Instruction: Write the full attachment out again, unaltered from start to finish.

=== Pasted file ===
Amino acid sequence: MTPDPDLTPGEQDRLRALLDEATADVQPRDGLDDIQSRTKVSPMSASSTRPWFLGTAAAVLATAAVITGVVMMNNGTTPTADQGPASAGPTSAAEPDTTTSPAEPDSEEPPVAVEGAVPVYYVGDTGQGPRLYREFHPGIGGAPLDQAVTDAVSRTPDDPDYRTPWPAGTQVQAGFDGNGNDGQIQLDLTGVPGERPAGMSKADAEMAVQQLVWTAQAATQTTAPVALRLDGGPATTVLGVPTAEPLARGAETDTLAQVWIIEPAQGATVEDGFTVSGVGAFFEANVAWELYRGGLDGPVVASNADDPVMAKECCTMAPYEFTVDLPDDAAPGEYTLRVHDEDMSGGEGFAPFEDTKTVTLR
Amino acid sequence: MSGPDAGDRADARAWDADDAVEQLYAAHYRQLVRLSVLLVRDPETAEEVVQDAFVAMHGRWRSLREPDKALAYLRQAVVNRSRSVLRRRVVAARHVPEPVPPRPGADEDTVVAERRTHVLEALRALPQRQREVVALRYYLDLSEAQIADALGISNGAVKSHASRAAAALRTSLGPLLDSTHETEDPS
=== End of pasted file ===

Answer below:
Amino acid sequence: MTPDPDLTPGEQDRLRALLDEATADVQPRDGLDDIQSRTKVSPMSASSTRPWFLGTAAAVLATAAVITGVVMMNNGTTPTADQGPASAGPTSAAEPDTTTSPAEPDSEEPPVAVEGAVPVYYVGDTGQGPRLYREFHPGIGGAPLDQAVTDAVSRTPDDPDYRTPWPAGTQVQAGFDGNGNDGQIQLDLTGVPGERPAGMSKADAEMAVQQLVWTAQAATQTTAPVALRLDGGPATTVLGVPTAEPLARGAETDTLAQVWIIEPAQGATVEDGFTVSGVGAFFEANVAWELYRGGLDGPVVASNADDPVMAKECCTMAPYEFTVDLPDDAAPGEYTLRVHDEDMSGGEGFAPFEDTKTVTLR
Amino acid sequence: MSGPDAGDRADARAWDADDAVEQLYAAHYRQLVRLSVLLVRDPETAEEVVQDAFVAMHGRWRSLREPDKALAYLRQAVVNRSRSVLRRRVVAARHVPEPVPPRPGADEDTVVAERRTHVLEALRALPQRQREVVALRYYLDLSEAQIADALGISNGAVKSHASRAAAALRTSLGPLLDSTHETEDPS